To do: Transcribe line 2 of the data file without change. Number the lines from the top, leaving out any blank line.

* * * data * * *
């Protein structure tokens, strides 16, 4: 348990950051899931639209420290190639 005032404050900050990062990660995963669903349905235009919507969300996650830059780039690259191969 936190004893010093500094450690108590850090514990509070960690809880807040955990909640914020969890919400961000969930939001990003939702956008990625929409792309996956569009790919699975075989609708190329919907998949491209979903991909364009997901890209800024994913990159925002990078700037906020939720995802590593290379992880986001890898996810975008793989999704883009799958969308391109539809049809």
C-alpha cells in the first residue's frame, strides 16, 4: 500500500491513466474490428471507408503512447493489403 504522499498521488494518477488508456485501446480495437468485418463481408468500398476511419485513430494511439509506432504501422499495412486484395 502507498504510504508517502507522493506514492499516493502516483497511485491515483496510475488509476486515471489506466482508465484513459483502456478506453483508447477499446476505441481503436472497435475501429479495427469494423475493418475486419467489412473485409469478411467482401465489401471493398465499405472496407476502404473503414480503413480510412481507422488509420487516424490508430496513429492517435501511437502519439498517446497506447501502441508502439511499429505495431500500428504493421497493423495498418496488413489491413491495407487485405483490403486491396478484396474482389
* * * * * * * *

C-alpha cells in the first residue's frame, strides 16, 4: 500500500491513466474490428471507408503512447493489403 504522499498521488494518477488508456485501446480495437468485418463481408468500398476511419485513430494511439509506432504501422499495412486484395 502507498504510504508517502507522493506514492499516493502516483497511485491515483496510475488509476486515471489506466482508465484513459483502456478506453483508447477499446476505441481503436472497435475501429479495427469494423475493418475486419467489412473485409469478411467482401465489401471493398465499405472496407476502404473503414480503413480510412481507422488509420487516424490508430496513429492517435501511437502519439498517446497506447501502441508502439511499429505495431500500428504493421497493423495498418496488413489491413491495407487485405483490403486491396478484396474482389